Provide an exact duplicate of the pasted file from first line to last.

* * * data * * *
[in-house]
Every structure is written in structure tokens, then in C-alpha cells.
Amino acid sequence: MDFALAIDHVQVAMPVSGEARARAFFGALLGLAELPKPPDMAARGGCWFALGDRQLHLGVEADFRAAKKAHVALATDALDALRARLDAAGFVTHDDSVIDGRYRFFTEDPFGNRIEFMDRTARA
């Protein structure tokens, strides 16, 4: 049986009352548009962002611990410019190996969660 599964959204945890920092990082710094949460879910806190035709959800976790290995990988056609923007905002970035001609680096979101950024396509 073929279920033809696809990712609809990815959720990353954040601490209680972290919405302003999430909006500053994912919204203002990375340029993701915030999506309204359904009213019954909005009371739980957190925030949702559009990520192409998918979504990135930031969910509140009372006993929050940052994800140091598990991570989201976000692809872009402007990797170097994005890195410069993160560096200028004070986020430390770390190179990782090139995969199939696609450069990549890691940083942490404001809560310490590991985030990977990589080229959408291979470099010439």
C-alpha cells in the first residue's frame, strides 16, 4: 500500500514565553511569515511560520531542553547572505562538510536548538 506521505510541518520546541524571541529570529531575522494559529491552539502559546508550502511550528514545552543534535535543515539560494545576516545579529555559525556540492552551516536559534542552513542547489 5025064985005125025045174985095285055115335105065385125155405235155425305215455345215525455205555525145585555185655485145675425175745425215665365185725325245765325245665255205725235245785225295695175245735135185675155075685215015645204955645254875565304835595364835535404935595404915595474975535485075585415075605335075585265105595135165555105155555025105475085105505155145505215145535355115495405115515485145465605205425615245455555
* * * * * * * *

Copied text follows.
[in-house]
Every structure is written in structure tokens, then in C-alpha cells.
Amino acid sequence: MDFALAIDHVQVAMPVSGEARARAFFGALLGLAELPKPPDMAARGGCWFALGDRQLHLGVEADFRAAKKAHVALATDALDALRARLDAAGFVTHDDSVIDGRYRFFTEDPFGNRIEFMDRTARA
């Protein structure tokens, strides 16, 4: 049986009352548009962002611990410019190996969660 599964959204945890920092990082710094949460879910806190035709959800976790290995990988056609923007905002970035001609680096979101950024396509 073929279920033809696809990712609809990815959720990353954040601490209680972290919405302003999430909006500053994912919204203002990375340029993701915030999506309204359904009213019954909005009371739980957190925030949702559009990520192409998918979504990135930031969910509140009372006993929050940052994800140091598990991570989201976000692809872009402007990797170097994005890195410069993160560096200028004070986020430390770390190179990782090139995969199939696609450069990549890691940083942490404001809560310490590991985030990977990589080229959408291979470099010439």
C-alpha cells in the first residue's frame, strides 16, 4: 500500500514565553511569515511560520531542553547572505562538510536548538 506521505510541518520546541524571541529570529531575522494559529491552539502559546508550502511550528514545552543534535535543515539560494545576516545579529555559525556540492552551516536559534542552513542547489 5025064985005125025045174985095285055115335105065385125155405235155425305215455345215525455205555525145585555185655485145675425175745425215665365185725325245765325245665255205725235245785225295695175245735135185675155075685215015645204955645254875565304835595364835535404935595404915595474975535485075585415075605335075585265105595135165555105155555025105475085105505155145505215145535355115495405115515485145465605205425615245455555